ly microscopic, and as the president
uses only honest men, wc fear that
Bingcr' s emoluments will be limited
to the extent of his salary. It
seems too bad.
But anyway; this perpetual re
serving of our forests is a graft and
should not be tolerated.
raaa. niln. Max Mln
yth 16.9 44 -H
4.4 ri Ji 61 vi
6J.7 Jl 19 17
ifi ; vj
M.J J It
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4- jj.i to 11
49 4 I JT 8
47 IJ.7 JP -W
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Resolved, Thut the copper trust
is not n speculative trust.
Resolved, That the national dcm.
ocratic party favors depurtmcut
stores, mid will trade at no other.
Resolved, That there tire only
fiyc Democratic daily papers iu the
United States, and that three of
these belong to Mr. Ilcnrst.
Resolved, That Mr. Hearst is re
quested to always sign his name
William Randolph Hwirst, and that
it is the opinion of the party that
he should some time mention him
self in his three-fifths of the Demo
cratic dailies of the country.
Resolved, That Mr. Bryan and
Mr. Hearst be requested not to jwr-
mit gold Democrats iu the patty, us
the silver .Democrats wish to sleep
nights, and not sit up to watch
Resolved, That we are iu favor of
that old JcfTcrsoniuu Democratic
principle, department stores, as we
said before, and of William Ran
dolph Hearst as the heroic cham
pion of that tinic-tosted, tried and
honored doctrine of the party.
Resolved, That GrovcrClcvclund
be d l. S. P. Call.
Bulletin and Weekly Orcgouian
only $2.00 per year. Subscribe.
Ask Your Grocer For
In Teas, Coffees, Spices,
and linking Powders.
They are the cheapest
High Grade Goods
IN THE WOULD
Take None But Alonopole.
No Store Is Complete Without
Tlmlxr IrXii'l. Art Jmie j. ij.
NOTICU FOR I'UHLICATION.
V. . Mii.l Office. The llaltra. Oieumi
l-AHSIiNOHR THAW TIMIt tiKl.
HfTrttlfo PttHtury 14, tyj.
, itintM... ..,
nkt. ab , .
.Khimtirkr . ....,
Jtajr Canyon Junction...
1ao.a.. .... Hiatmu
... .5m Valley ...-.....
- .. Kent ,r nmm
. I IJ
Dilly itaj coimtctloti. at Shaniko fur Antl
opt, l-rtncriltc, HtiiJ, llurnt, Hllrcr MWc, Mar
view. Mllcartl, IKirvlHc, AnWnr. A.hwowl, Can
yon City. John Day City, ami I'oa.ll.
It will be seen from the foregoing
summary of the weather for the
past year that we have a very
equable climate, and that iu the
summer, even though the mercury
may rise above 90 although this
is rare the nights nre always cool
During the past winter eight
inches of snow fell on December 7,
and no more of any consequence
fell until January 26, when alwut 6
inches of the beautiful was meas
ured -by the weather man here, and
the last snow was about one inch,
which fell on February 22, remain
ing on the ground iu the shady
spots until about the middle of
C K. LYTtlt
O.K. and ' A.
. I). WOomtltKKY,
Alllll it. IIMI
,"SolkT I hntin iltcii iimI In euiiidVWT will,
the jiiHirtMOin with Art wkimirr. uf Jutif y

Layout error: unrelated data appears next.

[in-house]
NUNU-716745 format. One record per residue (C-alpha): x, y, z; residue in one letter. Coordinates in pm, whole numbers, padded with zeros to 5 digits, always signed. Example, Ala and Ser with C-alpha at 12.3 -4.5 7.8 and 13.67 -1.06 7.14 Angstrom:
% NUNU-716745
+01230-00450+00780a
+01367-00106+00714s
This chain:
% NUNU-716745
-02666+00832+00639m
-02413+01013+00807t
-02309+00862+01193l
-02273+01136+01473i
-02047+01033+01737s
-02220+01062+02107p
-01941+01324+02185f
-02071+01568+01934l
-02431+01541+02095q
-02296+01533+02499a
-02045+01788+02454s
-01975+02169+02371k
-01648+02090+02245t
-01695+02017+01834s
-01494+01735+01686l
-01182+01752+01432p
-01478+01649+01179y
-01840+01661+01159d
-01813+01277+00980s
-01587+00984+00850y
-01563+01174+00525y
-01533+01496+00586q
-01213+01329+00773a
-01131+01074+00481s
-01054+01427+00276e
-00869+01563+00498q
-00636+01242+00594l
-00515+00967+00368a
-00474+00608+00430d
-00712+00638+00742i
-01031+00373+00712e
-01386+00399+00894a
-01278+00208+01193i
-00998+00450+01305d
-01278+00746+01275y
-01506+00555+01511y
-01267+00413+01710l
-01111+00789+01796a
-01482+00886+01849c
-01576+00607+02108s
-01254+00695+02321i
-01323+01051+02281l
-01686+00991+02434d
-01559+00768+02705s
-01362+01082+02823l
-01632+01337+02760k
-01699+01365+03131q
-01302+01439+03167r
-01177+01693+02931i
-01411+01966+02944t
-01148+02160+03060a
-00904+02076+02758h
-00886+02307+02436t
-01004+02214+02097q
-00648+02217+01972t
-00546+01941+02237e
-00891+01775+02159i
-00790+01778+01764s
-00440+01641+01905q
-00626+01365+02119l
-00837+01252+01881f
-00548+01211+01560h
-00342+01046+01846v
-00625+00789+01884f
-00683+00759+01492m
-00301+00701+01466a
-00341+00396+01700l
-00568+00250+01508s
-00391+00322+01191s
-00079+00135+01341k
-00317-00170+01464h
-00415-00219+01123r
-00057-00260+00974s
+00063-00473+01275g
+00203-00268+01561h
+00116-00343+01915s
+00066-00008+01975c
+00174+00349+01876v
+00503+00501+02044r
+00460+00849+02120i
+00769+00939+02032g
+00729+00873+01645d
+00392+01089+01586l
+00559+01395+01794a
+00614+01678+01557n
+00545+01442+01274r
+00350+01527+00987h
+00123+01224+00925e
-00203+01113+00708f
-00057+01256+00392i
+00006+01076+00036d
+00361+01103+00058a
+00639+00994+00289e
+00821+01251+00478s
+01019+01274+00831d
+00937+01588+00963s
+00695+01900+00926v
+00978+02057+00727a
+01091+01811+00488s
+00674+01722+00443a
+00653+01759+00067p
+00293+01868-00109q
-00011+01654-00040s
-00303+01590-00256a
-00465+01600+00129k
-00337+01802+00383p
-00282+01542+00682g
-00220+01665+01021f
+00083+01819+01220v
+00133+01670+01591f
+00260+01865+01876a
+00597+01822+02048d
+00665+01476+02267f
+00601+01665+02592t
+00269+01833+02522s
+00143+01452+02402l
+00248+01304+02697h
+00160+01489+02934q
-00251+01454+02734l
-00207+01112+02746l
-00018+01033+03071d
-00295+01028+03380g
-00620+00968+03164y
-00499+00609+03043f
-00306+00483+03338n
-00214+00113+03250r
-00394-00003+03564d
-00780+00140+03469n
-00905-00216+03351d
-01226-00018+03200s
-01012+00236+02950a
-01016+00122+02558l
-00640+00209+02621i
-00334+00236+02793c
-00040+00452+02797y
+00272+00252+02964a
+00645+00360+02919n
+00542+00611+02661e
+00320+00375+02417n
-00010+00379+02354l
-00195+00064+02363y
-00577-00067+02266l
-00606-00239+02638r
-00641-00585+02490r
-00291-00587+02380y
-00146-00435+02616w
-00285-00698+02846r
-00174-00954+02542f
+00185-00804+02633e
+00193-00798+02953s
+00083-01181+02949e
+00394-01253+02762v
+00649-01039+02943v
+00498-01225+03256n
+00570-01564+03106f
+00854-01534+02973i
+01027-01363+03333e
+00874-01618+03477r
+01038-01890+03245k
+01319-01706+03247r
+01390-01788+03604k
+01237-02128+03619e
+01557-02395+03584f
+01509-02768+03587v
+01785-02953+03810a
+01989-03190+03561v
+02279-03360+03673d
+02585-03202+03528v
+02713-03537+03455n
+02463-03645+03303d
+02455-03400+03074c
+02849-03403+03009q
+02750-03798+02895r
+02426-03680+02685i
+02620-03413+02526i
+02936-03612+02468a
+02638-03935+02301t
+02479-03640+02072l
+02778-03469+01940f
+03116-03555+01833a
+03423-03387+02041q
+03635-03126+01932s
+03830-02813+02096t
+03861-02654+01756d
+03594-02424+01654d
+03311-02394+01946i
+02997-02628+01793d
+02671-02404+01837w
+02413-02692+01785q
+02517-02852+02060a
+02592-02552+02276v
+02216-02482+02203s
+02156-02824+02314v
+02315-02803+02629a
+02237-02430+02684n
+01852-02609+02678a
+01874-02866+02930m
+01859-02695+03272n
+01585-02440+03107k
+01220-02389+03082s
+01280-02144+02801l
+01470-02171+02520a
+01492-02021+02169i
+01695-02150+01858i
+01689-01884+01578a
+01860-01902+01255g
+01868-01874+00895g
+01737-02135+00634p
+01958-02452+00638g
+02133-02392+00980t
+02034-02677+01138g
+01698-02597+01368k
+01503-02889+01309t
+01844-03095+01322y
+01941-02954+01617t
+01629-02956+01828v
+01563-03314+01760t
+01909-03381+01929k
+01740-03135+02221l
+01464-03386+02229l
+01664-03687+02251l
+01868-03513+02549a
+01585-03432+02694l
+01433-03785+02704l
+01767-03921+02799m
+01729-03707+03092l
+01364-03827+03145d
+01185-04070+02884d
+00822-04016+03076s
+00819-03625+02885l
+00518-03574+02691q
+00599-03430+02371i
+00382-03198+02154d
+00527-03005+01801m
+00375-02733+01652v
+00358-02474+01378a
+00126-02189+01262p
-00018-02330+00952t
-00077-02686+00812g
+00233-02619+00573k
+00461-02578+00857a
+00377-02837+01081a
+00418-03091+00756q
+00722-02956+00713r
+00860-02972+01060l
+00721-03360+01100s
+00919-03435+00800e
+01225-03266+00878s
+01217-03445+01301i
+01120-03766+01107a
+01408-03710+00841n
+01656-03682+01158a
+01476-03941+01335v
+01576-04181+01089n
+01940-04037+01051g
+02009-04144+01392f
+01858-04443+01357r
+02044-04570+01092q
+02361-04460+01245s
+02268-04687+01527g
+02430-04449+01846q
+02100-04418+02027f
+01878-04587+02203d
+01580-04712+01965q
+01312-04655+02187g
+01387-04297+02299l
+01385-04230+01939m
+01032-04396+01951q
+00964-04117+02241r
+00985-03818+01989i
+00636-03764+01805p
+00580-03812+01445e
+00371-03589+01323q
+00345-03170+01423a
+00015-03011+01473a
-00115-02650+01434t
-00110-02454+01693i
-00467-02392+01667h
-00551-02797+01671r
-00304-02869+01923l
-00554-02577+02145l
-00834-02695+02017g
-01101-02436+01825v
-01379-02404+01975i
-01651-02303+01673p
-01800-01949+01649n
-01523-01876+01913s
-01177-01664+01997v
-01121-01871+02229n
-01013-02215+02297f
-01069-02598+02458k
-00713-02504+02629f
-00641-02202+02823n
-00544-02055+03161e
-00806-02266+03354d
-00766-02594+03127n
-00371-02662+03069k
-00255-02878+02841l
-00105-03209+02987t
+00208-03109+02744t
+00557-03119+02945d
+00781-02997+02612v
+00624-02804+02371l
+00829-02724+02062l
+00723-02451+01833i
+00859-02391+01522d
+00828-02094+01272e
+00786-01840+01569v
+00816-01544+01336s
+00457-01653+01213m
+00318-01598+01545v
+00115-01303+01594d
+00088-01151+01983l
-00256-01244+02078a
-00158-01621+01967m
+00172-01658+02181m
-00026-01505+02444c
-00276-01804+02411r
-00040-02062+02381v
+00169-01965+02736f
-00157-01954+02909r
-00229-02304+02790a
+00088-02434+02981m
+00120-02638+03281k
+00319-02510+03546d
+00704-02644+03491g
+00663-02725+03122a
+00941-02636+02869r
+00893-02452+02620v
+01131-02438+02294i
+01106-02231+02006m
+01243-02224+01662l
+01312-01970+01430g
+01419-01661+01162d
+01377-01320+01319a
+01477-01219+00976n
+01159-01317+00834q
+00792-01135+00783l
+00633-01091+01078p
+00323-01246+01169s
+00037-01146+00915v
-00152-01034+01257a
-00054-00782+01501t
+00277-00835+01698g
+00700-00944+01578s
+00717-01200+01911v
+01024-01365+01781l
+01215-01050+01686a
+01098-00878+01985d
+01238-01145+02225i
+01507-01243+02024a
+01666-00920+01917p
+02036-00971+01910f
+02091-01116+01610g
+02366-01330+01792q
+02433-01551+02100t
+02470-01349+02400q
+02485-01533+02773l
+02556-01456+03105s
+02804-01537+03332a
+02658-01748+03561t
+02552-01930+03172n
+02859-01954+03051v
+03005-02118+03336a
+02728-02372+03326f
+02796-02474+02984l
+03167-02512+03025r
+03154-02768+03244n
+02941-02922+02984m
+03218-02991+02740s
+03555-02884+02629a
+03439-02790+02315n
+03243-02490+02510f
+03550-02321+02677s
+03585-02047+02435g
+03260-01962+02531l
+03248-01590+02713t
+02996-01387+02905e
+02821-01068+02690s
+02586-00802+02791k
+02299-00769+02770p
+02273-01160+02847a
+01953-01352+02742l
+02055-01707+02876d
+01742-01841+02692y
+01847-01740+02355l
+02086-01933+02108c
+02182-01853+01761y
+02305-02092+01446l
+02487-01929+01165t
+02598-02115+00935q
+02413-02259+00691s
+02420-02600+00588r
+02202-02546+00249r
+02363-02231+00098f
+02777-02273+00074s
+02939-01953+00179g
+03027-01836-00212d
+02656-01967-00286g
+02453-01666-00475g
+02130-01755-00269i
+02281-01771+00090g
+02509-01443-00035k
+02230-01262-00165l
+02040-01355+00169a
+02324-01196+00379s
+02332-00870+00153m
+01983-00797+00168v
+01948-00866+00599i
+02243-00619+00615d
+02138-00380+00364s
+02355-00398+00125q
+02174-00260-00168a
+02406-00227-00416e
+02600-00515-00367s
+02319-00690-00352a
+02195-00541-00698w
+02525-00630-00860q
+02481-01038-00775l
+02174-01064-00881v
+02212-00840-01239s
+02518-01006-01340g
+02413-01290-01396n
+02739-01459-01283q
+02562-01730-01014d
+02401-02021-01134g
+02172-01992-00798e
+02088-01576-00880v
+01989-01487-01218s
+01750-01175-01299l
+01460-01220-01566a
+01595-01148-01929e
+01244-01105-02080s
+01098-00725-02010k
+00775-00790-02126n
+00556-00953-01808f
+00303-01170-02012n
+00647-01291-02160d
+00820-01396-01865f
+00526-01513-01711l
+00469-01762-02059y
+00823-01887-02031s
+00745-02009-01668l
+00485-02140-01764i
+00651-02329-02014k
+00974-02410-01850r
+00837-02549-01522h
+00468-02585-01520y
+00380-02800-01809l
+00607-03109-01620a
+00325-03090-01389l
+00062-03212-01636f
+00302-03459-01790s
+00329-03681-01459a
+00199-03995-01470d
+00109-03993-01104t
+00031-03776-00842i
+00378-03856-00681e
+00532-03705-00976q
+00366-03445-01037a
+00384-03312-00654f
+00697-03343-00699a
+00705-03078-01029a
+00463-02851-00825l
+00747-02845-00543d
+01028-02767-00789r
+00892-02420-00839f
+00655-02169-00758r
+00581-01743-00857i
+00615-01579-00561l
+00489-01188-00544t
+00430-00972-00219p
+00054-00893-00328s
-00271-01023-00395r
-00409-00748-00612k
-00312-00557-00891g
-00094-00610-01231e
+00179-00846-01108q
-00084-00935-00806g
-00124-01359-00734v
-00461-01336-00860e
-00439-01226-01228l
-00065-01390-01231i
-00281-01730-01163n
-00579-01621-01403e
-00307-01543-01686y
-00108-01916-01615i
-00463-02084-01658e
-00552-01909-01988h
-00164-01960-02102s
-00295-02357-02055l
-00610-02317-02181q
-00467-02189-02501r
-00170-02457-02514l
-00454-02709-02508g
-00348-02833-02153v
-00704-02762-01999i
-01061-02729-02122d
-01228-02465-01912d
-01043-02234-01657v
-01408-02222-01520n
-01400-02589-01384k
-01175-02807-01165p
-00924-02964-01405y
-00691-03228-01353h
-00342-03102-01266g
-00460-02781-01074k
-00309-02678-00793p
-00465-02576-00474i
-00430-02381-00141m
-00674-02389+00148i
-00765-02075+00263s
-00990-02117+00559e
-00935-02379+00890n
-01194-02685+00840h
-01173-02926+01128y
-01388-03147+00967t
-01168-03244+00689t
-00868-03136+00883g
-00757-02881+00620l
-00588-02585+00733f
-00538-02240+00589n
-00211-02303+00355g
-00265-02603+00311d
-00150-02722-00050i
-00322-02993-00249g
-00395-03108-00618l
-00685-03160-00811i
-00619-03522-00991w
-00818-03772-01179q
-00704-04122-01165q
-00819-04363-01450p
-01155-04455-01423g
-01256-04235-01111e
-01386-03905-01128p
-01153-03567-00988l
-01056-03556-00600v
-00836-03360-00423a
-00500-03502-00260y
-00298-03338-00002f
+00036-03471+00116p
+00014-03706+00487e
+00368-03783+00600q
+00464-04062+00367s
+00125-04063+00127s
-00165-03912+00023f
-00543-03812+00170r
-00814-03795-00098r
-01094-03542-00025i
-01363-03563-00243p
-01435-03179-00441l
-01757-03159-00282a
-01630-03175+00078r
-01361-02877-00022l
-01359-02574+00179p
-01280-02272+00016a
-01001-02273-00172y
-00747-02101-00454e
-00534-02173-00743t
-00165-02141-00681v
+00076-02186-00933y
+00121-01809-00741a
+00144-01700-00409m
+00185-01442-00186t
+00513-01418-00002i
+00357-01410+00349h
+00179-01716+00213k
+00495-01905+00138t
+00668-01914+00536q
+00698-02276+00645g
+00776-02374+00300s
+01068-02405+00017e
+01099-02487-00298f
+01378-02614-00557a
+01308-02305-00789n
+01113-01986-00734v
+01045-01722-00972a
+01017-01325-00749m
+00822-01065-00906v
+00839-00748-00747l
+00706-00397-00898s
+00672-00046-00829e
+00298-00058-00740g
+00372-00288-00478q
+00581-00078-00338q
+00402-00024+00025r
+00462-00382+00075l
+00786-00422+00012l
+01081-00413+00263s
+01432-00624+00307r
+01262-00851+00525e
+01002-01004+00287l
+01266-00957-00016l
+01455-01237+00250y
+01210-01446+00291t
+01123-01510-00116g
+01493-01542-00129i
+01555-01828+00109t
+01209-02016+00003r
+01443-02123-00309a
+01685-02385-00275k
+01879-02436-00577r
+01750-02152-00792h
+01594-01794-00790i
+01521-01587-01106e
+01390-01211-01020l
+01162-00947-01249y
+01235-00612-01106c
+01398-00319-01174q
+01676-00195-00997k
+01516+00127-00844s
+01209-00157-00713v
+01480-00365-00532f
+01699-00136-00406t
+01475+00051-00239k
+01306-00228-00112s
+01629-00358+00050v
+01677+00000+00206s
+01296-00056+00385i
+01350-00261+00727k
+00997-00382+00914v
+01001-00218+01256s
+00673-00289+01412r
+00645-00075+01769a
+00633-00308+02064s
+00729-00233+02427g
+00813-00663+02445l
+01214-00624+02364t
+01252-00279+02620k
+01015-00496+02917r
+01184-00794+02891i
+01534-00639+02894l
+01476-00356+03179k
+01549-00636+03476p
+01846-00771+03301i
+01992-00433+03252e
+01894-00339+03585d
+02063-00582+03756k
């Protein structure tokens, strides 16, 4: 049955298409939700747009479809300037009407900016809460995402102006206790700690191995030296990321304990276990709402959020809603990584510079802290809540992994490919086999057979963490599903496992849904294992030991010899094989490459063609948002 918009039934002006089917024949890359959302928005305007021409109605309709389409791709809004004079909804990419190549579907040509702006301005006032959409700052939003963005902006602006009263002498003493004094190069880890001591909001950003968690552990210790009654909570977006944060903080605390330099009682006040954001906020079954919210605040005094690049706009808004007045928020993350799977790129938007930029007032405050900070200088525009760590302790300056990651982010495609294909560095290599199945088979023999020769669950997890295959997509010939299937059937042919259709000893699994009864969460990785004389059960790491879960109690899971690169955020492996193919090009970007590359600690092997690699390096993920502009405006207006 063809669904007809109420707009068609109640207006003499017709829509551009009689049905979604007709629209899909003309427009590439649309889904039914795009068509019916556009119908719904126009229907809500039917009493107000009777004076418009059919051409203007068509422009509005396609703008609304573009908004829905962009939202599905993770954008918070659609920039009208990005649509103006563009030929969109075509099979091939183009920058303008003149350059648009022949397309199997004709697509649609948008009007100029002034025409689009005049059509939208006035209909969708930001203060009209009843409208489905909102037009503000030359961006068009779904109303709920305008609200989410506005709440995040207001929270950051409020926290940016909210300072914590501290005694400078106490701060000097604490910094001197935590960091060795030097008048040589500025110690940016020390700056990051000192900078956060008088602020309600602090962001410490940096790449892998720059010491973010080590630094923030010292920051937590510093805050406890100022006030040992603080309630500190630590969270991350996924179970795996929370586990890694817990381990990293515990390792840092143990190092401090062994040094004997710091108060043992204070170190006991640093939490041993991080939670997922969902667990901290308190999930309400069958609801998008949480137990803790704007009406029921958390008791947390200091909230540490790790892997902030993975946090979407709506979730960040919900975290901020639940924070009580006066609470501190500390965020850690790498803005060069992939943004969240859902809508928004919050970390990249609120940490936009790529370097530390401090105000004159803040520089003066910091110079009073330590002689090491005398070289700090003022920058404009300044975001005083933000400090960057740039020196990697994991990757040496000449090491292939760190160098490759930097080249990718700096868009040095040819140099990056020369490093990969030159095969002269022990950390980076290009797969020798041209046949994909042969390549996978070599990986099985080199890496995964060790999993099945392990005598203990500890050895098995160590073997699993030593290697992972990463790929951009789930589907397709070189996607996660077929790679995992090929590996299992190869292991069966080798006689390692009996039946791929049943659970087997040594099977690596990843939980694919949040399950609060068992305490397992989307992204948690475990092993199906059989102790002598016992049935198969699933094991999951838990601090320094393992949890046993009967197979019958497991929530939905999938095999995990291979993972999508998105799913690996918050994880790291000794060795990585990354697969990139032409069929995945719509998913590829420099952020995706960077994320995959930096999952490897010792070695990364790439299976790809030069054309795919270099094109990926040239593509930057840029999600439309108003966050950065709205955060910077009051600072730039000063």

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lufMM, (Hcwi. Smw
Md WaAttwaltiN Trmlury." a. lxtt In all
the ptiMw ll !. t Act ul
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INWI IMV UH1 IU
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NQTICK FOR PUBLICATION'.
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NOTICU I-OR 1'UJII.lCATlON.
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t.aai Alal .....Laa a.r lla.
trnlloti tu mat. Mvuf en hi. 4ct UihI dalm
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NOTICK FOR I'UIIMCATION.
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Janwa Ikliham, all of Iithh. wtrjon
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oh I'lhtay, June u, lyj. l
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T NOUN. Hesttltr
W I MiMia. CHa. I Cot tor.
THE BEND BULLETIN
Devoted to the Interests of Eastern Oregon and Crook County in Gcncr.il and tbc Ucnd, Country In Particular.
Tho Next Platform..
The combination of Dryan and
Hearst is positively the greatest
Democratic show now on the road.
More, than that, they seem to have
the only active organization and are
likely to capture the national con
vention next year. In order to
know what the platform is to be, in
addition to the sacred creed of 1896
and 1900. it is only necessary to
read Mr. Bryan's sjweches and Mr.
Hearst's letters. After emphasiz
ing the Socialistic doctrines affirmed
in the last, two campaigns, the plat
form will run something like this:
Wherefore, Grover Cleveland de
serves ,to be d d; therefore
Resolved, That Grover Cleveland
be d d.
Resolved, That all the trusts in
which Mr. Hearst is not interested
are speculative, and therefore bad,
Bend Is the Coming City of Central
Oregon. In five years It will have a
teeming population of. five thousand.
If you don't believe this, ask the best
posted men in the ftate on lumber
and agricultural matters, and abide
by their decision The Bulletin is here
to STAY and keep Its readers posted on
the Improvements made from time , to
time. Don't you want It? It may
give you a tip that will make you rich.
BE N D
L L ,E T I, N
"u 11 4nm '
-flfo'j,,., I ill A